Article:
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Moses

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Numerous events from the life and deeds of the great leader and lawgiver Moses occur in art from the early Christian period onward, reflecting his extreme significance for both Judaism and Christianity. He features frequently in biblical narrative illustration and, in medieval typological programs, as a precursor of *Christ. Details from his life are recounted primarily in the books of Exodus, Numbers, and Deuteronomy. He appears as the leader of the Israelites out of captivity in Egypt, through decades of travels in their journey to the promised land, and as a frequent recipient of visions and instructions from *God.


The following provides a roughly chronological survey of the events from the life of Moses most often represented in early Christian and medieval art number of which also receive more detailed coverage in the cross-indexed entries).


Scenes of Moses’ infancy include his discovery by *Pharaoh’s daughter in a basket in the shallows of the Nile river. Moses’ mother had hidden him there to escape Pharaoh’s decree that all male Hebrew babies be drowned (this prefigures the *Massacre of the Innocents and *Flight into Egypt of the *Holy Family, in typological programs). Moses was brought up at the court of Pharaoh but fled into the desert after he killed an Egyptian who was mistreating an Israelite; he married Zipporah, daughter of Jethro, and lived as a *shepherd for twenty years until he was called by God, who spoke to him from a burning bush on *Mount Sinai. This scene appears often in art from the early Christian through Gothic period; Moses may be shown removing his sandals or kneeling before the flaming bush. In Byzantine and later medieval art, the Virgin *Mary may also appear, enthroned in the bush—her virginity typologically connected with the bush that burned but was not consumed.


Following God’s instructions, Moses returned to lead the Israelites out of Egypt. Pharaoh eventually allowed the people to leave after ten *Plagues had been caused by God and copious discussions had ensued between Pharaoh, Moses, and Moses’ brother *Aaron (during one conversation the staffs of Moses and Aaron turned into snakes). Following the miraculous *Crossing of the Red Sea (often typologically connected with Christian *Baptism), the Israelites, led by Moses, underwent various trials in their desert wanderings. God provided quails, manna , and water to keep them from hunger and thirst . The scene of Moses striking a rock and causing water to pour forth features frequently in art from the early Christian period as a symbol for salvation. After successful battles against the Amalekites, the Israelites, now near Mount Sinai, were left to their own devices for a time while Moses, again called by God, ascended the mountain and received the Tablets of the Law. This often-represented scene may show Mount Sinai with flaming bushes and the hand of God delivering the tablets to Moses. During Moses’ absence, Aaron, his brother, led the Israelites in *Worship of the Golden Calf. Moses’ anger, his breaking of the tablets and destruction of the offensive golden *idol are often represented in art.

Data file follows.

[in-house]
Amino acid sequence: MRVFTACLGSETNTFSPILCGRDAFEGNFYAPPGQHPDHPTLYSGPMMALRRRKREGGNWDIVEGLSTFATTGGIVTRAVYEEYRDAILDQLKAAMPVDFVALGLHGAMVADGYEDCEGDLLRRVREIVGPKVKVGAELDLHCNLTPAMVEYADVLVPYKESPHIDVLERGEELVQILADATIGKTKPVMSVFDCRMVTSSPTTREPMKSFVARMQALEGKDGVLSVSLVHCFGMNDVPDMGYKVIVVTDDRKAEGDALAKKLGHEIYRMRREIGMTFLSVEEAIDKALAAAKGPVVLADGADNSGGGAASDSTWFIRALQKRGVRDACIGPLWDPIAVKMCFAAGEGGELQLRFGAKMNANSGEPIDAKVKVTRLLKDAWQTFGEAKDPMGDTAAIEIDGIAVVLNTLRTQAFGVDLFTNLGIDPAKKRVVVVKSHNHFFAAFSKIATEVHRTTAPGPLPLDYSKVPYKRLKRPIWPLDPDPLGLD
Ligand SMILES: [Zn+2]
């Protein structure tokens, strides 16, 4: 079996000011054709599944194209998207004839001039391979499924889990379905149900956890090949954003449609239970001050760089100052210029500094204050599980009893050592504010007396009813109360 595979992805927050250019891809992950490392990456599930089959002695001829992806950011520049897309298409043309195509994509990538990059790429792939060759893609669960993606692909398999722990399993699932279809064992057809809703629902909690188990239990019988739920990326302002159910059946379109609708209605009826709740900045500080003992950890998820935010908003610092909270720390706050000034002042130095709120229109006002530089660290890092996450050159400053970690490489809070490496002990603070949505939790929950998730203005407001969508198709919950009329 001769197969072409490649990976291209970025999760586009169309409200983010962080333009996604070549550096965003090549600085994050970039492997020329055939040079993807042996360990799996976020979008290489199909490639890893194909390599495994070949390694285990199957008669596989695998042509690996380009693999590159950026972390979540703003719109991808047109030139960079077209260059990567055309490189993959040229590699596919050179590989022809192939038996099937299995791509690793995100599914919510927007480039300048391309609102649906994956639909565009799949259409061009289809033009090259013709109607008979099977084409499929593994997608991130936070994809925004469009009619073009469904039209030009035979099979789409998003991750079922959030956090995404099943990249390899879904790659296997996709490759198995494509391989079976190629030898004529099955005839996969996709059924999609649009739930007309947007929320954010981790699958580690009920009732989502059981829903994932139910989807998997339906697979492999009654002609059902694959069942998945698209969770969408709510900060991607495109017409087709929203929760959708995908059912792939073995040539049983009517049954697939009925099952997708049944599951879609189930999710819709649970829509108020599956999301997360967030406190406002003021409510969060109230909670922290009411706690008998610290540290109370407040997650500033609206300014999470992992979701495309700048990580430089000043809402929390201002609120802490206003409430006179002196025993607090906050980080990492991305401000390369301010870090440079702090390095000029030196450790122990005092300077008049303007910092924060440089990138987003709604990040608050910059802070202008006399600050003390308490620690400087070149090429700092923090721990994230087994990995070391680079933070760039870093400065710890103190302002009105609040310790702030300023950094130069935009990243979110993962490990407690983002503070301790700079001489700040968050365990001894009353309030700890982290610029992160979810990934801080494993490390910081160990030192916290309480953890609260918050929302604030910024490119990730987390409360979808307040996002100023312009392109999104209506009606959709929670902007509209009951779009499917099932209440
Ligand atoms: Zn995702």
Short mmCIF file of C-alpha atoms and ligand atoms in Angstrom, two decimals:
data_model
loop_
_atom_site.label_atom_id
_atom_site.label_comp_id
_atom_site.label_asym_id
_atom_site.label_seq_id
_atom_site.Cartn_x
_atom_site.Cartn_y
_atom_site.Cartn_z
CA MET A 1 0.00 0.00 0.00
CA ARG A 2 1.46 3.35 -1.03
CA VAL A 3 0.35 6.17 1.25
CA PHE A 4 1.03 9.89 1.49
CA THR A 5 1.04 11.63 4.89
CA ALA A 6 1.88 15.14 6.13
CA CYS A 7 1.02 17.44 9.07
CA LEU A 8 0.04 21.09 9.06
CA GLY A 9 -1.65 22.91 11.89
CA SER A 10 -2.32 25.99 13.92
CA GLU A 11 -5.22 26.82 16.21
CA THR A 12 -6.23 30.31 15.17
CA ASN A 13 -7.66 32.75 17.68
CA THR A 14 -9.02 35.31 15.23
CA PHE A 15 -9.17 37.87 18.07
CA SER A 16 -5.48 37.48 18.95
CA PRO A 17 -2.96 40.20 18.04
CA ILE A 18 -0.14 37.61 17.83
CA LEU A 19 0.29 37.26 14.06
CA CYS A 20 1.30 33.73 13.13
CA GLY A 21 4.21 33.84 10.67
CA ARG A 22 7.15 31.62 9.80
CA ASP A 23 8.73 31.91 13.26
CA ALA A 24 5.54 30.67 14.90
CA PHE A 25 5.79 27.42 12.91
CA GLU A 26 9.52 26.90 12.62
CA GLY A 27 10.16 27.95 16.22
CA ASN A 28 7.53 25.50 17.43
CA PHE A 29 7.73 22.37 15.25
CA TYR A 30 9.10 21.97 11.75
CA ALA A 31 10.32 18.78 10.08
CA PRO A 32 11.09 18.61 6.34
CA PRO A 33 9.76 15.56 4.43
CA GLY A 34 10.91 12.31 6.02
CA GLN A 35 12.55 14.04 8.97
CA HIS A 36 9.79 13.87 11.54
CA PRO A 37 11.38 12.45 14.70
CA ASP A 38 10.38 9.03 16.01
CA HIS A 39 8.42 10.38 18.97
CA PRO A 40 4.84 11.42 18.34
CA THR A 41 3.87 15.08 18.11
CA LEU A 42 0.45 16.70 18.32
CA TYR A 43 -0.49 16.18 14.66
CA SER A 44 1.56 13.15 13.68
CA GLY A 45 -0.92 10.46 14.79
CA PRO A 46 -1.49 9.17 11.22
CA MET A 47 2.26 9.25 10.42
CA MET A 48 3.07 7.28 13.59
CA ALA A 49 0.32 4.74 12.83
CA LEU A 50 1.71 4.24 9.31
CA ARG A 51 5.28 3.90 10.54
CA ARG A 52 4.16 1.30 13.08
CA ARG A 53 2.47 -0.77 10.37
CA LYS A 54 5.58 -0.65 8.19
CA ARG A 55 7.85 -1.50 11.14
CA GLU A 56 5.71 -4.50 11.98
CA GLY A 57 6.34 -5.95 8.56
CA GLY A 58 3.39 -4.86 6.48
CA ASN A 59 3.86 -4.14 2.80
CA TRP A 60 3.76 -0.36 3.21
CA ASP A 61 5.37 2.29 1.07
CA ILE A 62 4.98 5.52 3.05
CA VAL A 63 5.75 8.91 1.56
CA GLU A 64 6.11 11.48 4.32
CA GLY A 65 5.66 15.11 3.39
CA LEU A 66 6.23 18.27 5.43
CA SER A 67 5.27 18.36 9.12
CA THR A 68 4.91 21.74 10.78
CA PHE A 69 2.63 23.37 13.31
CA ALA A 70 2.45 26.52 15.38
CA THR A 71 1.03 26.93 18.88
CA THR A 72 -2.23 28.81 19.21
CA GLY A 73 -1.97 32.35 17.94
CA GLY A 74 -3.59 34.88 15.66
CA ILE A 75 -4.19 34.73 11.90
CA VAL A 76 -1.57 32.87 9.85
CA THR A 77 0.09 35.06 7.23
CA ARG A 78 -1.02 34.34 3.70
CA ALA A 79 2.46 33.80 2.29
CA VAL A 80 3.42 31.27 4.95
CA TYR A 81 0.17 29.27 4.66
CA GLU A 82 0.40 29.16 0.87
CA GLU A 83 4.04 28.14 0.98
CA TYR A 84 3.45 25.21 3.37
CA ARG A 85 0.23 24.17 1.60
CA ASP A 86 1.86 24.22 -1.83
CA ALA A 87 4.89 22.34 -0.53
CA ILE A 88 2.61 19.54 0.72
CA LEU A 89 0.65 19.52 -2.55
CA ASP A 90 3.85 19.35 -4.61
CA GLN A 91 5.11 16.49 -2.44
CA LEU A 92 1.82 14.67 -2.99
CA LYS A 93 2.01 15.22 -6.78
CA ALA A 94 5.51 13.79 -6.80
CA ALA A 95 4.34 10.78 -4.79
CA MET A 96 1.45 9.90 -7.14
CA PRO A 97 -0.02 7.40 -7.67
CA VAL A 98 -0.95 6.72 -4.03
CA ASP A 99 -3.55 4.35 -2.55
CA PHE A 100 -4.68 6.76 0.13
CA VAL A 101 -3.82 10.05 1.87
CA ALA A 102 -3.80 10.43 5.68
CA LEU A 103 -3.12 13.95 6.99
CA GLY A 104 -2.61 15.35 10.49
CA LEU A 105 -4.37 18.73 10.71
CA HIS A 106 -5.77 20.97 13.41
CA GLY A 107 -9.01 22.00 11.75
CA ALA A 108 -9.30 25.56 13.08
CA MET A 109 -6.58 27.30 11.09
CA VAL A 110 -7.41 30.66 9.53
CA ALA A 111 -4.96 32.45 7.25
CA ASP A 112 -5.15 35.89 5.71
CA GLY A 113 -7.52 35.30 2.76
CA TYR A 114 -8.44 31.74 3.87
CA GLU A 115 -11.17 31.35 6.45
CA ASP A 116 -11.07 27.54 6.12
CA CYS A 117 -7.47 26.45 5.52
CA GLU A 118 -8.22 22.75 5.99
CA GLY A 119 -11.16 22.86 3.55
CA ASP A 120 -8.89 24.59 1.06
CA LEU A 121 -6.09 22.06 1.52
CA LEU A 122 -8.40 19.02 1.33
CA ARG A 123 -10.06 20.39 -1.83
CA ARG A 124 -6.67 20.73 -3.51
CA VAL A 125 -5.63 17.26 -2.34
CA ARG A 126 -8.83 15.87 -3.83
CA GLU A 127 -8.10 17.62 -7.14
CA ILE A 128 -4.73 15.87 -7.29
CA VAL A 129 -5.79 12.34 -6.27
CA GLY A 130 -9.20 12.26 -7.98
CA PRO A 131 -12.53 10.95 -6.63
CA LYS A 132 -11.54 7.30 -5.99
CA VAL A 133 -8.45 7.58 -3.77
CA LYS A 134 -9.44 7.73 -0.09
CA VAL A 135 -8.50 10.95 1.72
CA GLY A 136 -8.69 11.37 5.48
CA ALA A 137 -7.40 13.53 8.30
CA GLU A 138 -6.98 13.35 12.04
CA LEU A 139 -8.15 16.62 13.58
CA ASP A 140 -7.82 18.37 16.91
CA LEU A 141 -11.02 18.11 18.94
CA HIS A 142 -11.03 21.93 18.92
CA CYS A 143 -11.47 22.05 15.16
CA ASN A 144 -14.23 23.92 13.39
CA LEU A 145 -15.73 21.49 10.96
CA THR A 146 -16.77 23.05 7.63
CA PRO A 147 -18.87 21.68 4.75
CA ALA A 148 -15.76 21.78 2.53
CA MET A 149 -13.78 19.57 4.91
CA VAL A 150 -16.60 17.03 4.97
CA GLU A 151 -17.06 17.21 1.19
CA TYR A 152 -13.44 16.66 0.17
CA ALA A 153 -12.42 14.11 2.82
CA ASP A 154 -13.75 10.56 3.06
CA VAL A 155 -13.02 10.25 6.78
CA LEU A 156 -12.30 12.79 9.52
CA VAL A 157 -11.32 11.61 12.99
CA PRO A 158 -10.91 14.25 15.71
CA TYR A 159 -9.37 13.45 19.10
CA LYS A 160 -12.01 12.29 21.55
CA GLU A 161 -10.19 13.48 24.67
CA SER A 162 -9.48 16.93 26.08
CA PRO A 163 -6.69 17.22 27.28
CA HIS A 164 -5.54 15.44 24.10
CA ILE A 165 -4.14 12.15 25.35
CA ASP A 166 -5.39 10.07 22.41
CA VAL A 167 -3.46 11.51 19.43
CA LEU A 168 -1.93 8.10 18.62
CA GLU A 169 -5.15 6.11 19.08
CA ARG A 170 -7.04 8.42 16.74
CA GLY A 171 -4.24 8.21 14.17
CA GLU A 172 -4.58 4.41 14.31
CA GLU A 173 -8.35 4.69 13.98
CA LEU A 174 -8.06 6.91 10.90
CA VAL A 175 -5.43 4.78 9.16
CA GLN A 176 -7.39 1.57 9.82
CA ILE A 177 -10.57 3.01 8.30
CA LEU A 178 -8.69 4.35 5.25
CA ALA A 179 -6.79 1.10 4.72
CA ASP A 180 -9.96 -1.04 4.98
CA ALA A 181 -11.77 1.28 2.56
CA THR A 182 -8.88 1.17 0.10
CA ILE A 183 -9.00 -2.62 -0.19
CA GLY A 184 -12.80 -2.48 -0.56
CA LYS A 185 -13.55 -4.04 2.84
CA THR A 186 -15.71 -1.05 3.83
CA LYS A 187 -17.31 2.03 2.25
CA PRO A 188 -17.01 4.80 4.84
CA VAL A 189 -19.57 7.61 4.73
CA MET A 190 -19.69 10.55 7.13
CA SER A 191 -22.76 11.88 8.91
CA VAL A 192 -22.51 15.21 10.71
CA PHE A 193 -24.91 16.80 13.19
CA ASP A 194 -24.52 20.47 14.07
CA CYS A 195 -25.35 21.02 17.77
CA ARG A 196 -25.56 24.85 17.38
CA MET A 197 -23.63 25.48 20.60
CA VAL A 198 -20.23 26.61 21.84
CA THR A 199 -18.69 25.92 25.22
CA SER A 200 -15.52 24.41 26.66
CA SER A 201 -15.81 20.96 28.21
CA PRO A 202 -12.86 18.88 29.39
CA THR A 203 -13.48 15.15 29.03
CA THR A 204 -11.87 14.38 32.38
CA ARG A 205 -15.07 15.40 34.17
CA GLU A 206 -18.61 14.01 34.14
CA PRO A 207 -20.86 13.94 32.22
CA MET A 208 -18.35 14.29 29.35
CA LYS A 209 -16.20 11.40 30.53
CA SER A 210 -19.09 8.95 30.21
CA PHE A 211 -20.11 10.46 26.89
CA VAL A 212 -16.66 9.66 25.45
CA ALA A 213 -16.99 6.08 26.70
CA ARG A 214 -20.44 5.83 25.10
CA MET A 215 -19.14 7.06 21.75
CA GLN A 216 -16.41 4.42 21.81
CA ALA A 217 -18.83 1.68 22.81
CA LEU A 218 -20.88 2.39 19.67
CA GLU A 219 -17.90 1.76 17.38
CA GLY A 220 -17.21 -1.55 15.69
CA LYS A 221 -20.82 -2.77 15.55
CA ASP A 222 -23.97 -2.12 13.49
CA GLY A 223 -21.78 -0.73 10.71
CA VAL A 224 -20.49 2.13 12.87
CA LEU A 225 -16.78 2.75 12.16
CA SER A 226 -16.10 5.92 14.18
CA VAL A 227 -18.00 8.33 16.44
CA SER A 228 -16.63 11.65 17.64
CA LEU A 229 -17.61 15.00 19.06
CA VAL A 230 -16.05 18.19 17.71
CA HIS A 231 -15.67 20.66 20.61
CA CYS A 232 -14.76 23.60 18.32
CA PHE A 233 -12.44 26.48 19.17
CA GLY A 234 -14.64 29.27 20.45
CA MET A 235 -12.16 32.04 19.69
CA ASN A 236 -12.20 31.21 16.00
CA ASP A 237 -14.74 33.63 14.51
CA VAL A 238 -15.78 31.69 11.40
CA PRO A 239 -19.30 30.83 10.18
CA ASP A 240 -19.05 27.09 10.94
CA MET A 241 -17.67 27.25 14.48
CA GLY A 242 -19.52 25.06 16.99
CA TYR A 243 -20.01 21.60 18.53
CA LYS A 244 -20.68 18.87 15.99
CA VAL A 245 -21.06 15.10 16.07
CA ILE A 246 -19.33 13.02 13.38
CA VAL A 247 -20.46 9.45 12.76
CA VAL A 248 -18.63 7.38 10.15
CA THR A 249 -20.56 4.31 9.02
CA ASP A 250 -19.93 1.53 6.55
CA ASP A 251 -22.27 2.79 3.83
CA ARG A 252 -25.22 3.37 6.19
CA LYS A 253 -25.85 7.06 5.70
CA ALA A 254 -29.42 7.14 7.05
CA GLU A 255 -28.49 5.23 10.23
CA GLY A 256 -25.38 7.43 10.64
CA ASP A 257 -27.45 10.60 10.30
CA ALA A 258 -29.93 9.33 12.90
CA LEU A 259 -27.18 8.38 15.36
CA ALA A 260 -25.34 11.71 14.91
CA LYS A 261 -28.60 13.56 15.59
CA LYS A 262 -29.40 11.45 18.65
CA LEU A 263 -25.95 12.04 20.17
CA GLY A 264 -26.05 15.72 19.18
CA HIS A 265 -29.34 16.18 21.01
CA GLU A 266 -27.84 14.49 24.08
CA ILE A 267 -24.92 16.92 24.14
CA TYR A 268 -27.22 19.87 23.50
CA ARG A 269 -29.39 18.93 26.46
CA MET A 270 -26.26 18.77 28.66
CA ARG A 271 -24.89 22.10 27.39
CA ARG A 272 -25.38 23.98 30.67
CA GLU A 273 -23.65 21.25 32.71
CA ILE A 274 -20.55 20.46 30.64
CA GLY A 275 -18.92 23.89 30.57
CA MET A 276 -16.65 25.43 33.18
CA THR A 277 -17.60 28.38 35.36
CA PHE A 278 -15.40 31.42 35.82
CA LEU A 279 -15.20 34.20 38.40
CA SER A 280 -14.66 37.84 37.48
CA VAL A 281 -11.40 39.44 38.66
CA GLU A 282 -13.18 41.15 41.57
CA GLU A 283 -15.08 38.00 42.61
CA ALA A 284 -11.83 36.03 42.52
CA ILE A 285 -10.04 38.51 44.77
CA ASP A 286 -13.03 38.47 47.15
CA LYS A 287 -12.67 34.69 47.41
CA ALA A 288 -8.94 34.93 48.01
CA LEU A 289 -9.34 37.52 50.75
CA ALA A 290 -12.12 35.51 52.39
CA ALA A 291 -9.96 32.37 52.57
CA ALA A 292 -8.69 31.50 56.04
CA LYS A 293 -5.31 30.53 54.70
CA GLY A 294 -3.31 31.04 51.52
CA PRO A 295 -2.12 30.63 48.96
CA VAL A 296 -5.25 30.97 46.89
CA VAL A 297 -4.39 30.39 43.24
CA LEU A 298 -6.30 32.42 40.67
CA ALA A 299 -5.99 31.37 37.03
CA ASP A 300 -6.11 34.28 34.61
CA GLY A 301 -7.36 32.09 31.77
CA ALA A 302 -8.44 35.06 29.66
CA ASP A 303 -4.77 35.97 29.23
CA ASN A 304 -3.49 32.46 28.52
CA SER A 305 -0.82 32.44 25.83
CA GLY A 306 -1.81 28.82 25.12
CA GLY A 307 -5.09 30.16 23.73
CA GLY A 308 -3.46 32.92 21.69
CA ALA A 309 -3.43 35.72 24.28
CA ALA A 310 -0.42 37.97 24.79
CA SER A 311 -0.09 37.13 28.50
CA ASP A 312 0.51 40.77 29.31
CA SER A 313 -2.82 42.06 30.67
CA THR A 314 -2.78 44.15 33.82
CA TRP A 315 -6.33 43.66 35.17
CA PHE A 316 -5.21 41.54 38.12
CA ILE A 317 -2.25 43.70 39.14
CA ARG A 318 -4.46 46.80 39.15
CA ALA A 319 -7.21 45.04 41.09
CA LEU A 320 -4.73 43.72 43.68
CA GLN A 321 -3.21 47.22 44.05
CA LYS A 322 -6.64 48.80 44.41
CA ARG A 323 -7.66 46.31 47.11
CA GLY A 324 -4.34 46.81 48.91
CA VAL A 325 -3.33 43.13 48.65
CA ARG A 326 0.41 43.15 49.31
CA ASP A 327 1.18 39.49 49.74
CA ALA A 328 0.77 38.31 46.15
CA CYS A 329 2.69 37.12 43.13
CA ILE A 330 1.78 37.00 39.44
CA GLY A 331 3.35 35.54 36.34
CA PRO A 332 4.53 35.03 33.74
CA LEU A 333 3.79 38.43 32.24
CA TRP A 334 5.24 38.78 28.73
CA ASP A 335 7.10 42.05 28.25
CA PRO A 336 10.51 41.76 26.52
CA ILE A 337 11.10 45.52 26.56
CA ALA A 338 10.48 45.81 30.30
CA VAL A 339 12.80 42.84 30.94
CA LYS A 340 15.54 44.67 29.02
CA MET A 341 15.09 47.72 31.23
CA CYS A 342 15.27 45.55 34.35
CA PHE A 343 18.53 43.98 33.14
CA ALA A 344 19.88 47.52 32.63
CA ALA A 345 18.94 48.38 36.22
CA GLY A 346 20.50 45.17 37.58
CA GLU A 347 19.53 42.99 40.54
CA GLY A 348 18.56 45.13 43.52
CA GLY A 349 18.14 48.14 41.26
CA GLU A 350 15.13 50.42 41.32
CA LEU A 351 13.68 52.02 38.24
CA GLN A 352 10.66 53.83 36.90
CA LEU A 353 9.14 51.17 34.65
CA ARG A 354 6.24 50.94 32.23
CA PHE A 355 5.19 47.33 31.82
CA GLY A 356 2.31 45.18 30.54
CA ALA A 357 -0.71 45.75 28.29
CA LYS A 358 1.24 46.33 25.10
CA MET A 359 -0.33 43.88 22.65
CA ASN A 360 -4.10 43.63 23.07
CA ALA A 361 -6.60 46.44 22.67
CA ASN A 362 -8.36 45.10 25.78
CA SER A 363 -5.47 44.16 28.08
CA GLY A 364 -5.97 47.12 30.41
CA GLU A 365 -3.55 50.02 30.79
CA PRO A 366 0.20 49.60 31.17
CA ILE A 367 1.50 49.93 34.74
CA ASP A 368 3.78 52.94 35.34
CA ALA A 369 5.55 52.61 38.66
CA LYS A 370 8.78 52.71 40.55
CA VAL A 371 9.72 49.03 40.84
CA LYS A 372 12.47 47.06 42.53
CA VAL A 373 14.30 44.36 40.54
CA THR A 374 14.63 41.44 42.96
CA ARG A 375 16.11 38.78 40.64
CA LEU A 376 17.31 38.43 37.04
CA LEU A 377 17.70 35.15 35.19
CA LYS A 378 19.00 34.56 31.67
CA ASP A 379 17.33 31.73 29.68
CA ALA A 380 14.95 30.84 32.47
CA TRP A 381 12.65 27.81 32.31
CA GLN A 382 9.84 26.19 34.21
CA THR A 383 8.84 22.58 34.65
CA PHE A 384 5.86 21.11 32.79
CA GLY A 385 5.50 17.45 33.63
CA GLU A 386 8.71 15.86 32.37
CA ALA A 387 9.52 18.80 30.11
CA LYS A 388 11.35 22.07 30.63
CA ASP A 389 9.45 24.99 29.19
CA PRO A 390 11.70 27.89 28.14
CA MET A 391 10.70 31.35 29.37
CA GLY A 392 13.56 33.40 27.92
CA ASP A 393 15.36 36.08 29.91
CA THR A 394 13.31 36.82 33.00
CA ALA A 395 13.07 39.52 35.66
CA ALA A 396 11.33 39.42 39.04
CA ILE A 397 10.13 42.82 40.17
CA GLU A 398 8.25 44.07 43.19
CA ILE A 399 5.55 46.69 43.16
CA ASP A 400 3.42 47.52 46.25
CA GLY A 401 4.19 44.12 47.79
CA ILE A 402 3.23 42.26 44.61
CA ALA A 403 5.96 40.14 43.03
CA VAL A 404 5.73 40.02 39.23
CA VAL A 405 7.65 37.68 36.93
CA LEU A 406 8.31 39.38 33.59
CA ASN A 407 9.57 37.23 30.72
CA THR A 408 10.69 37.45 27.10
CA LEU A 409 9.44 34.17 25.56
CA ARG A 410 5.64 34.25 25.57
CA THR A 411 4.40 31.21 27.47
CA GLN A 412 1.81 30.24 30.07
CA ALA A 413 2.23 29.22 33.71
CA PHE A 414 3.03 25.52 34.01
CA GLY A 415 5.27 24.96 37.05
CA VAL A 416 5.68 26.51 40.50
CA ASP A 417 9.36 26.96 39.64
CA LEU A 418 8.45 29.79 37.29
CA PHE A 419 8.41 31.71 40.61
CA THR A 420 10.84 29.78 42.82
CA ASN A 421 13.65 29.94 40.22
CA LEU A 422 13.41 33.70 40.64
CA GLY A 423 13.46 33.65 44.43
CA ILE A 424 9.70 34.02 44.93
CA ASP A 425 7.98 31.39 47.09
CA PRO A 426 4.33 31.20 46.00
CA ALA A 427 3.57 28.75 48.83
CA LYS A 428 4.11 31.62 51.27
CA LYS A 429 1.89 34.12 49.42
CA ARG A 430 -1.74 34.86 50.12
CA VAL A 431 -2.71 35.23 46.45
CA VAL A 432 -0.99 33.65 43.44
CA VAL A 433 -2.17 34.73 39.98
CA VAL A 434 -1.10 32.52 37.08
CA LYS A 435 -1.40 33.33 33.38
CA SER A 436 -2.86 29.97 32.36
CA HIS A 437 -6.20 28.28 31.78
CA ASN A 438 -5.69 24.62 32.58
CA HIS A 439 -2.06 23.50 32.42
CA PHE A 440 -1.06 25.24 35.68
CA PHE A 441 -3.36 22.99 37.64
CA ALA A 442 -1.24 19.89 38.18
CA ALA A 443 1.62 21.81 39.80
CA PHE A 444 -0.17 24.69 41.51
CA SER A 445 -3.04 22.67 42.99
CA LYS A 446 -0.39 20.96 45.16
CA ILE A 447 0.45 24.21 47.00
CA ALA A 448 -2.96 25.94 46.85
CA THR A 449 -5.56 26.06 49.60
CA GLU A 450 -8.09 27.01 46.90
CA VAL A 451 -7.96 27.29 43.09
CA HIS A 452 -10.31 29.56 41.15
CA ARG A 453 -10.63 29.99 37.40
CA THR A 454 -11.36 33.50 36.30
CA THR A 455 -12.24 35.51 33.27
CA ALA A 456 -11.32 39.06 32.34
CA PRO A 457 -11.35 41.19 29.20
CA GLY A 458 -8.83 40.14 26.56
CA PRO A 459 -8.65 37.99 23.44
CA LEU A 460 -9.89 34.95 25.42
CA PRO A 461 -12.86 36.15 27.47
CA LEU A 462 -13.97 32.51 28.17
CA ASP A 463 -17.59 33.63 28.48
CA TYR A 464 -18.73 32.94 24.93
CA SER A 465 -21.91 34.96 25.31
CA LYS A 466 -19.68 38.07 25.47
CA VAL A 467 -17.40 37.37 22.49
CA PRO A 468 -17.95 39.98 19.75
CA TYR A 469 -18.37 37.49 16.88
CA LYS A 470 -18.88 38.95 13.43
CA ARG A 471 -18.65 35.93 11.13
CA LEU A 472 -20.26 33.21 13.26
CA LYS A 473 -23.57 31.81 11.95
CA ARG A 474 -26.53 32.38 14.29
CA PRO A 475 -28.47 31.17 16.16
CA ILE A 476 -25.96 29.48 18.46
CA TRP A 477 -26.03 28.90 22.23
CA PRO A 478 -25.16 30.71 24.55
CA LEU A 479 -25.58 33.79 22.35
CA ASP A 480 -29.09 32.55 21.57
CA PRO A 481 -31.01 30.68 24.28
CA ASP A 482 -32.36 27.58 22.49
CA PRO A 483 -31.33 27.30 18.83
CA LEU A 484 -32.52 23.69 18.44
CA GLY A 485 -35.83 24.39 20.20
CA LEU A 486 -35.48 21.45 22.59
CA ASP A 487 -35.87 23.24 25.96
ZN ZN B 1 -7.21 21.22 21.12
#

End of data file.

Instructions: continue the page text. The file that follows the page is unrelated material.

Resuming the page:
After receiving new tablets from God, Moses directed the Israelites in the construction of the *Ark of the Covenant, which they carried on their further journeys. The continued hardships inspired many to complain against Moses and God, who punished them with a plague of poisonous snakes. Moses, again directed by God, set up a metal (“brazen”) sculpture of a serpent on a pole, which cured the repentant who looked at it. Understood by Christians as a prefiguration of the *Crucifixion, this image also features in illustrations of the legend of the *True Cross; the pole used by Moses to erect the brazen serpent was made of wood from the *Tree of the Knowledge of Good and Evil and was later to be used for the *cross of Jesus. Another prefiguration of the Crucifixion occurs when Moses sent out scouts into Canaan,   who returned bearing grapes on a pole. After a further revolt, in which Moses, Aaron, and *Joshua were nearly stoned to *death but miraculously saved from harm, the death of the now very elderly Moses took place. He was in view of but not allowed to enter the promised land, for a reason which remains ambiguous in the tradition. Scenes of the death of Moses on a hilltop or hidden in his tomb and guarded from the *Devil by Saint *Michael are also found in western medieval and Byzantine art (the latter images derive from medieval legends).


Apart from the Old Testament narratives above, Moses is frequently found in illustrations of the *Transfiguration of Jesus (he appeared along with *Elijah), and he may be seen in illustrations of the *Anastasis, as one of the Old Testament figures released from *hell by Christ. Moses is normally shown as an elderly, bearded figure and is additionally recognizable by being frequently depicted with horns. This may be due to a confusion in translation from the Hebrew terms for “rays of light” (which shone from his forehead after he descended Mount Sinai) to the Vulgate (Latin) cornutam (“horned” or “haloed” with light); Moses is commonly shown with horns especially in Romanesque and Gothic art.

Moses the Lawgiver [next] [back] Moseley, Henry Gwyn Jeffreys

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